Dolores Hidalgo, the city named the Cradle of Mexican Independence, is a Magic Town often passed by on the road between Guanajuato to San Miguel Allende. Full of flavor and charm, this colonial town in Mexico should not be missed.
Recently I took a trip to Guanajuato City and San Miguel Allende, two of Mexico’s most beautiful colonial cities recognized by UNESCO as World Heritage Sites in the state of Guanajuato. Only an hour drive apart from each other, I knew these cities to be very popular for both Mexican and American travelers alike. While I found them to be both enchanting and beautiful with their majestic architecture and spectacular atmosphere, I found something even more impressive that lies between them; Dolores Hidalgo, another colonial town and the birthplace of Mexico’s Independence.
While not visited frequently by tourists, Dolores Hidalgo is located equidistant between Guanajuato and San Miguel Allende. A short exit takes you straight to the heart of the city where instantly you can feel the spirit of independence lingering in the air. Although now quiet with residents going on with their daily lives, it was effortless to imagine it 201 years ago where Father Miguel Hidalgo delivered his famous Grito, or Cry for Independence, from the balcony of the Parroquia de Dolores that began Mexico’s struggle for freedom against the Spanish rule.
Along with the large statue of Father Hidalgo in the middle of the plaza, the whole city itself is symbolic. It also hosts the Hidalgo Home Museum that recreates the 18-century period which serves as a backdrop for old Independence War documents and some of the founding father’s belongings (including his ashes in an urn!)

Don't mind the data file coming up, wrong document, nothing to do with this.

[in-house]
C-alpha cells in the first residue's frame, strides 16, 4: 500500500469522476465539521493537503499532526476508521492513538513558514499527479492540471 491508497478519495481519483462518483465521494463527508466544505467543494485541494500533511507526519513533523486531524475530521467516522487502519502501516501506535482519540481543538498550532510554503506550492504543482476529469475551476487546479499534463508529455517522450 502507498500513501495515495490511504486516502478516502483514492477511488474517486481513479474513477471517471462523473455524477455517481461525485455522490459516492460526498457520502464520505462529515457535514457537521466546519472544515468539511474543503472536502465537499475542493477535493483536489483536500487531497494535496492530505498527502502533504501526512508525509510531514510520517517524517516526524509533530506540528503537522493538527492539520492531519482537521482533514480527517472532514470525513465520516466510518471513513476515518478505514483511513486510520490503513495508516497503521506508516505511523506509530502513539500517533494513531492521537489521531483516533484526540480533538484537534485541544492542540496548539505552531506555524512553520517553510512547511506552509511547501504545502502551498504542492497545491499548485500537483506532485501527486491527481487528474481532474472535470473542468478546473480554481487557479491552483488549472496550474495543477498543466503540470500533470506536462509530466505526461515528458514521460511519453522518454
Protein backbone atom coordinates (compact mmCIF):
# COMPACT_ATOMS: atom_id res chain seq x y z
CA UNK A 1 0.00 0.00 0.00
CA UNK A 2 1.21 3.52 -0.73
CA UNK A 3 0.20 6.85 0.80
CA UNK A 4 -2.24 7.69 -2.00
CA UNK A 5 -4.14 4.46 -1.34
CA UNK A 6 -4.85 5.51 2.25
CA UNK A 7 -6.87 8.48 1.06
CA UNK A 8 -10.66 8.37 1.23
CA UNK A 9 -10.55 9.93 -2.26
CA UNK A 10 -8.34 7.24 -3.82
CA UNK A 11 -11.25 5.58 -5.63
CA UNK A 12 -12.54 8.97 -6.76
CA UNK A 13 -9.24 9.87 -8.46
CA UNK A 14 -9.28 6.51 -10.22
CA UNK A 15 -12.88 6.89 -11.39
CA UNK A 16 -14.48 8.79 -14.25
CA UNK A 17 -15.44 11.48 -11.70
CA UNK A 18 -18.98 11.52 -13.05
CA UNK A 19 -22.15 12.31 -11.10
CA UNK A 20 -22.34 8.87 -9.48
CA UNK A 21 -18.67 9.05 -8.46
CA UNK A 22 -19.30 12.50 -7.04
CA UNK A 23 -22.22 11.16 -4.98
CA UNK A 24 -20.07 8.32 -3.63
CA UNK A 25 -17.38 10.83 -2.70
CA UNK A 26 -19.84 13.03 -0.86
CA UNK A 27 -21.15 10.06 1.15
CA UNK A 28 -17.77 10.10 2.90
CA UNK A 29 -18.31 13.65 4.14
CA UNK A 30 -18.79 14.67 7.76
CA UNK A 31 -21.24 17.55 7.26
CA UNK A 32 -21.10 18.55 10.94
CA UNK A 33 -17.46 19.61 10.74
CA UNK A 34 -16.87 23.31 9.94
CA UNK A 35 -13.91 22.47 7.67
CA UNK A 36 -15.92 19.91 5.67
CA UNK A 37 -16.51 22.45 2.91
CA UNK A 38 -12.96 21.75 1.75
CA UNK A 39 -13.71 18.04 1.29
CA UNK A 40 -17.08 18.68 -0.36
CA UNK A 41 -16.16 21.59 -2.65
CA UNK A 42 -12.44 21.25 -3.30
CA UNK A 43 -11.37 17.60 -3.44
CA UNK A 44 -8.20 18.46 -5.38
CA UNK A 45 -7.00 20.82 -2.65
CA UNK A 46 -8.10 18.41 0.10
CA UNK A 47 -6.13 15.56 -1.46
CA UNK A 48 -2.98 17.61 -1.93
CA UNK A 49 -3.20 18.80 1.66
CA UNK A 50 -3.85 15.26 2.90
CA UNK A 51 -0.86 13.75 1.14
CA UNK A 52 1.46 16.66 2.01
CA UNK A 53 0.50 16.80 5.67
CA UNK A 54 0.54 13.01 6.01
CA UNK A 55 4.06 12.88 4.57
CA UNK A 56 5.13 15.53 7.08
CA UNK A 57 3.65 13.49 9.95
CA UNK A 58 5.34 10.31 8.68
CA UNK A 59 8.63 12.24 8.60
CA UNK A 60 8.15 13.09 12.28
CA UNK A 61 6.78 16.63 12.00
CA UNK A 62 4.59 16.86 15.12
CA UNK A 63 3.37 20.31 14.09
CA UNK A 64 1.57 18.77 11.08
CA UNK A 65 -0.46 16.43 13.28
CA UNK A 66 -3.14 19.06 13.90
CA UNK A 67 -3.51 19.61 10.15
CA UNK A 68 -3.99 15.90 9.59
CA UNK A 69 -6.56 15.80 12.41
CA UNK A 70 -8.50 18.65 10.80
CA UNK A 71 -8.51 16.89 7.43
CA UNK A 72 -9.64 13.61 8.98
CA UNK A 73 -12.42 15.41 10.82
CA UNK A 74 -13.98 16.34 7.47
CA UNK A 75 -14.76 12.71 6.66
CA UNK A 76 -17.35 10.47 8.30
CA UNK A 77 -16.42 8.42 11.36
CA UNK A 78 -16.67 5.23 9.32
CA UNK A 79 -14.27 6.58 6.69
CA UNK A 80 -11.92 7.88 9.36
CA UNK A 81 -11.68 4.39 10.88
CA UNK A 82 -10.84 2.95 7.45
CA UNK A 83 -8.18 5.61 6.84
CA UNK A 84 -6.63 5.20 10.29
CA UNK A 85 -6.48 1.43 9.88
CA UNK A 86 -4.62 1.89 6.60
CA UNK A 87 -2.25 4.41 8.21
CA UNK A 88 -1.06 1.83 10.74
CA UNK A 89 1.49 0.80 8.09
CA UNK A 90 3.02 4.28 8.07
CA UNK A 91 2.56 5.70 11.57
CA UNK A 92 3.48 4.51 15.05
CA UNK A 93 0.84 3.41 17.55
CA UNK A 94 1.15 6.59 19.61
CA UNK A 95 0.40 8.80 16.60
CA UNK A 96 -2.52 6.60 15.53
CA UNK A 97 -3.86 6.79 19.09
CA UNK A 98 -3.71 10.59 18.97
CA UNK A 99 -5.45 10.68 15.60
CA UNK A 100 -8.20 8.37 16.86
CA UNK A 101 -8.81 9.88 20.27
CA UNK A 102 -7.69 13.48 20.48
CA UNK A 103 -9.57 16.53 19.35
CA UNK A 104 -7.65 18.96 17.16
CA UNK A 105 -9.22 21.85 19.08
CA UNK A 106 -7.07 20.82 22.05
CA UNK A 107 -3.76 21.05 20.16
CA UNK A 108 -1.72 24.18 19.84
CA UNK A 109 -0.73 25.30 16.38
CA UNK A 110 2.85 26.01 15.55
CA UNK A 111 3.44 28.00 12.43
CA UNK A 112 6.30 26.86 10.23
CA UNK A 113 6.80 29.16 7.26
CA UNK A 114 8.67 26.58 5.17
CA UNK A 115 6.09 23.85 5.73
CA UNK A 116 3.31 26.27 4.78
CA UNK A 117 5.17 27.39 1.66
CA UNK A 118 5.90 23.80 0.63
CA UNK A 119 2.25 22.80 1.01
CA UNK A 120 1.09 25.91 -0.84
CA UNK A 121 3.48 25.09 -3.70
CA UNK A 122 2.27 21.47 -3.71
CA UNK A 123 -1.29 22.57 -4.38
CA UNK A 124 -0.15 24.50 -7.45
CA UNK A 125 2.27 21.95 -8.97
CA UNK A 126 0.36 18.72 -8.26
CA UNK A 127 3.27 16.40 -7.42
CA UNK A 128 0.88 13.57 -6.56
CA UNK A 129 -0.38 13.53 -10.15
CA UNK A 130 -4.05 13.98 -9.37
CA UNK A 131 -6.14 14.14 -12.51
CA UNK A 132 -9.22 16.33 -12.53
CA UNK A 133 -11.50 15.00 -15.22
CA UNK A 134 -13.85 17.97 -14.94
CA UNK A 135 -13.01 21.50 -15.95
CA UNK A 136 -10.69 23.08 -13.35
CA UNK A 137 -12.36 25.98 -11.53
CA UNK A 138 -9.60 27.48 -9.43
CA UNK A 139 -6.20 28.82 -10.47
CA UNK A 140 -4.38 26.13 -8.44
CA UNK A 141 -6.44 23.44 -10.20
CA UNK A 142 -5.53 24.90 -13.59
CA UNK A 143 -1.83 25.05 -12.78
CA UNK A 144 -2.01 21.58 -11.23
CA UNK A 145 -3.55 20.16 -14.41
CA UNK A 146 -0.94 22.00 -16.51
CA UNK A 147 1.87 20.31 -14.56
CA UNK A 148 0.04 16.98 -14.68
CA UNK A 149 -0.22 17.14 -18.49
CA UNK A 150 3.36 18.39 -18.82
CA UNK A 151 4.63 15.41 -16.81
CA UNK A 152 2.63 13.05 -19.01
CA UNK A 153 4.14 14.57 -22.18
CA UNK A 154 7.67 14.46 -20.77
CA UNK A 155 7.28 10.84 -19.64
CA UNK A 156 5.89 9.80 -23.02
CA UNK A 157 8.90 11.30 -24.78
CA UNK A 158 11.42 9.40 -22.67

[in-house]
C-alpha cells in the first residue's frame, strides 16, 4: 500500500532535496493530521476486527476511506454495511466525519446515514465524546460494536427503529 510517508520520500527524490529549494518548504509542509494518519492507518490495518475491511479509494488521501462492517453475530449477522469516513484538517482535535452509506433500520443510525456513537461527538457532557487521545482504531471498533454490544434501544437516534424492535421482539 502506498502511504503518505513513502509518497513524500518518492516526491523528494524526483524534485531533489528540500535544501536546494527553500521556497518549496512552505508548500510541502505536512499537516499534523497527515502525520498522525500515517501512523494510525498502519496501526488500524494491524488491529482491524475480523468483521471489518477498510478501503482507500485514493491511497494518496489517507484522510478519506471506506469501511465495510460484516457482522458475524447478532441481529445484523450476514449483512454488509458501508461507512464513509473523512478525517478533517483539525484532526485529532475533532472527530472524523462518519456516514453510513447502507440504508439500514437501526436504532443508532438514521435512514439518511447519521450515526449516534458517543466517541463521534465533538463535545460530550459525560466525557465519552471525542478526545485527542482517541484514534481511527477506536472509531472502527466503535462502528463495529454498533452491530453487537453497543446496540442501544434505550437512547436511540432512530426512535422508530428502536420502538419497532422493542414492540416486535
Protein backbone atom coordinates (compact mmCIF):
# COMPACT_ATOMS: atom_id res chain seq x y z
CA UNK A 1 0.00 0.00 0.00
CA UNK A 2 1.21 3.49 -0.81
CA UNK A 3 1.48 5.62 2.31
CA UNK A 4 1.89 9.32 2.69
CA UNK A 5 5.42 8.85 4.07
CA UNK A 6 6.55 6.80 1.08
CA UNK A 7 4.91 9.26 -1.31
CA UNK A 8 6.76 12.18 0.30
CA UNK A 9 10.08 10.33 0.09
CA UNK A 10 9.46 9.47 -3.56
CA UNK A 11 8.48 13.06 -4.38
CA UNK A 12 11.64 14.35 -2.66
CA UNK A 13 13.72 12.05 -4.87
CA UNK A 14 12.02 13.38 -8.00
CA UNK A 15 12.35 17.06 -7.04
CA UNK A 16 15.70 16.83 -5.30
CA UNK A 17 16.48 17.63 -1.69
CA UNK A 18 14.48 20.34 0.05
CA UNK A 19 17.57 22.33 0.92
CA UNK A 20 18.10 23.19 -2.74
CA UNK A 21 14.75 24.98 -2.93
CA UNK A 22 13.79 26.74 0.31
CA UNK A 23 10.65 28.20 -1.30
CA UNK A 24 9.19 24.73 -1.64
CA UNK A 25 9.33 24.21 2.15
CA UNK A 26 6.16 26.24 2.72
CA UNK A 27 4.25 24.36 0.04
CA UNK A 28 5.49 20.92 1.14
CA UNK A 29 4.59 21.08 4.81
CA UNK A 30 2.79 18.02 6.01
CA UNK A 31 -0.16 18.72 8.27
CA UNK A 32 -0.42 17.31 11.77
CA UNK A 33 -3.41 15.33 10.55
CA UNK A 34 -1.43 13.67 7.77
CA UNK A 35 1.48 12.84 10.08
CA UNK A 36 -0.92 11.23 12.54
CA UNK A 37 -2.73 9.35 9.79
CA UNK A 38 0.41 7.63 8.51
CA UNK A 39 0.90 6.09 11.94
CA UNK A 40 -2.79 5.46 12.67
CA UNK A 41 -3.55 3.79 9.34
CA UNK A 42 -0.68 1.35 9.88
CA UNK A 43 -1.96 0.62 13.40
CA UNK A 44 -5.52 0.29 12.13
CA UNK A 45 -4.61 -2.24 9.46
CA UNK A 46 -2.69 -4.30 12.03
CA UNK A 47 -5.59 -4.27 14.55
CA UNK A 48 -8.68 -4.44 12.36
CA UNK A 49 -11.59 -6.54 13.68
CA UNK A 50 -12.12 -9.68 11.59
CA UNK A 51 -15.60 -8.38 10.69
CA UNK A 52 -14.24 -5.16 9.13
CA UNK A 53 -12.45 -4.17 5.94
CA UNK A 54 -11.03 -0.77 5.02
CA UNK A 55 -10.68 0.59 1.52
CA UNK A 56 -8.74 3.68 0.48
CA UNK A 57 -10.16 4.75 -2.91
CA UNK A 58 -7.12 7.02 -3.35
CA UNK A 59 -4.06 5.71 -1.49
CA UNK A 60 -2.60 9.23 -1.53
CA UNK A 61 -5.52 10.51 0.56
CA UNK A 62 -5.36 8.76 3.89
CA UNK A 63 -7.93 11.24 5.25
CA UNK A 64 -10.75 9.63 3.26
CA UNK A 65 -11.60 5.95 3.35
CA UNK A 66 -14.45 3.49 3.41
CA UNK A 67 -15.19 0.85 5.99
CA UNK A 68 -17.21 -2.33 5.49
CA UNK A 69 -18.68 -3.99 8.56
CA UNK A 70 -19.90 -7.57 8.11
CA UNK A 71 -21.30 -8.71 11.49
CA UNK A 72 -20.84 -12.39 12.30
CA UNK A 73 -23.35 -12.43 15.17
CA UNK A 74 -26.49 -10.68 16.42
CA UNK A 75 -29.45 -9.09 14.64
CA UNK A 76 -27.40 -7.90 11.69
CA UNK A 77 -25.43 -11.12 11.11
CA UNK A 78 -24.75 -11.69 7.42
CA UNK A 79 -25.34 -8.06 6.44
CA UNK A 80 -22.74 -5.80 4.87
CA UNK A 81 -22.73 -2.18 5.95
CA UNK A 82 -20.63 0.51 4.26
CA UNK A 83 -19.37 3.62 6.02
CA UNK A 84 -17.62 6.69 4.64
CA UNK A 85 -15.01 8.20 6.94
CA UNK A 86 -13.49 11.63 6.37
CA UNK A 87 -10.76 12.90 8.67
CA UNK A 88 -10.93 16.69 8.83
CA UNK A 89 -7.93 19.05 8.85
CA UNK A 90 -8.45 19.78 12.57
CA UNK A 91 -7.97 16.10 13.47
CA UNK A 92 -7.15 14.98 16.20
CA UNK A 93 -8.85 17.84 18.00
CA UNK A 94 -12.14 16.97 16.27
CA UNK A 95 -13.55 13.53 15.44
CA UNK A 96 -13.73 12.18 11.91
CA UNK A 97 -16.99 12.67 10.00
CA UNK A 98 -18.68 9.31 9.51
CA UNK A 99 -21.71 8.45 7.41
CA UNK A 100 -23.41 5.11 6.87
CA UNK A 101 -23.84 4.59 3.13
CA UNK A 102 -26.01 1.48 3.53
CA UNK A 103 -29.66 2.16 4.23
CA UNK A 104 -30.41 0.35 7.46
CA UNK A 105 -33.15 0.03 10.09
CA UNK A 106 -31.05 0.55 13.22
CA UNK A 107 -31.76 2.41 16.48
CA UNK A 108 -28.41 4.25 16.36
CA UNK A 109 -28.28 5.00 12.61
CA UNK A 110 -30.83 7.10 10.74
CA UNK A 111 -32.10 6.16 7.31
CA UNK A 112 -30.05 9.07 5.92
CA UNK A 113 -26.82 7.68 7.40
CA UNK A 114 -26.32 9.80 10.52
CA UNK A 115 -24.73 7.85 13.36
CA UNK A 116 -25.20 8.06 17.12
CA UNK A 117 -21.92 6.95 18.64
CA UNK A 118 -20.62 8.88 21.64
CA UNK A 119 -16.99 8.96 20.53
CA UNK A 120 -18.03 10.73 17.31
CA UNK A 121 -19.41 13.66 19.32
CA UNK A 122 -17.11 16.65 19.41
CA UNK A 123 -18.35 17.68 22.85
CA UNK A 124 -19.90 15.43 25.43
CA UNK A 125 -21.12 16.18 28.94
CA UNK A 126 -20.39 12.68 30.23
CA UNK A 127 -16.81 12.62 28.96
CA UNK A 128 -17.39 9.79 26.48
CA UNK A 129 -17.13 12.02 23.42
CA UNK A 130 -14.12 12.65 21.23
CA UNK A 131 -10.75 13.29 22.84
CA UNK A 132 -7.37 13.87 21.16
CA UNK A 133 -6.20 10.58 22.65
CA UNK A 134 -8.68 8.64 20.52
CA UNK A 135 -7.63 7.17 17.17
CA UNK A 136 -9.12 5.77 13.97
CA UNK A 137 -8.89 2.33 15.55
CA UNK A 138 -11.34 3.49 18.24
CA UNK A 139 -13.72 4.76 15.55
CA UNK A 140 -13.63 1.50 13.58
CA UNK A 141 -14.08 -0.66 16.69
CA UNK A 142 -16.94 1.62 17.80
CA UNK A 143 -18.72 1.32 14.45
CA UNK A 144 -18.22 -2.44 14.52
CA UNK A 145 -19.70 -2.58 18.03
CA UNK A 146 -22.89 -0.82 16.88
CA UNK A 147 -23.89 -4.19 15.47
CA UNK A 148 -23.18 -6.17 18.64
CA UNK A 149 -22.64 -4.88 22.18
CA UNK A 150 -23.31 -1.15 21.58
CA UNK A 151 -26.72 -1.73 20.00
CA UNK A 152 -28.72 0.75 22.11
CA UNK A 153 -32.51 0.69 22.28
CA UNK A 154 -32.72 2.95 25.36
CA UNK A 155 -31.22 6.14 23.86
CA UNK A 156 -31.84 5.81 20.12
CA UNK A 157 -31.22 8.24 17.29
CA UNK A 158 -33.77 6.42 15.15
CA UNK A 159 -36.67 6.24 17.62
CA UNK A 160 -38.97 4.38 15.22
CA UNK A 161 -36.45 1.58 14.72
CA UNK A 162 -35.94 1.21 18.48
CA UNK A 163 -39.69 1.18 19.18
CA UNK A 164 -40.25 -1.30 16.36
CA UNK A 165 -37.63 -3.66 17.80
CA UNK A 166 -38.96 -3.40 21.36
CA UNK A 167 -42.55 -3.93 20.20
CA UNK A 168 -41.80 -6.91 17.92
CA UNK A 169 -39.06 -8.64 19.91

Besides the cities blast from the past reminders of heroic deeds, it really is just a lovely colonial town with friendly people. On every corner in the zócalo, you will find ice creams very unique to Dolores Hidalgo. Not your typical “La Michoacana”, their claim to culinary fame are the exotic flavors of ice cream and sorbets, like shrimp, chicharron, tequila, beer, avocado, rose petals and mole! Another unique snack to this area is guasana, or green garbanzo beans which were being peddled around on carts everywhere. Covered with lime, salt, and salsa, bags of guasanas were in almost everyone’s hands including mine!
A quick 20 minute stroll around the zócalo is enough to discover the charms and savor the flavors of this Magic Town. While traveling in Guanajuato, it is a stop that should not be overlooked. It’s beauty and colonial architecture combined with its people who proudly safeguard their treasures of Mexican identity make this truly a special and unique spot in Mexico.
Disclosure: I am being compensated for my work in creating and managing content as a Contributor for the México Today Program. All stories, opinions and passion for all things México shared here are completely my own.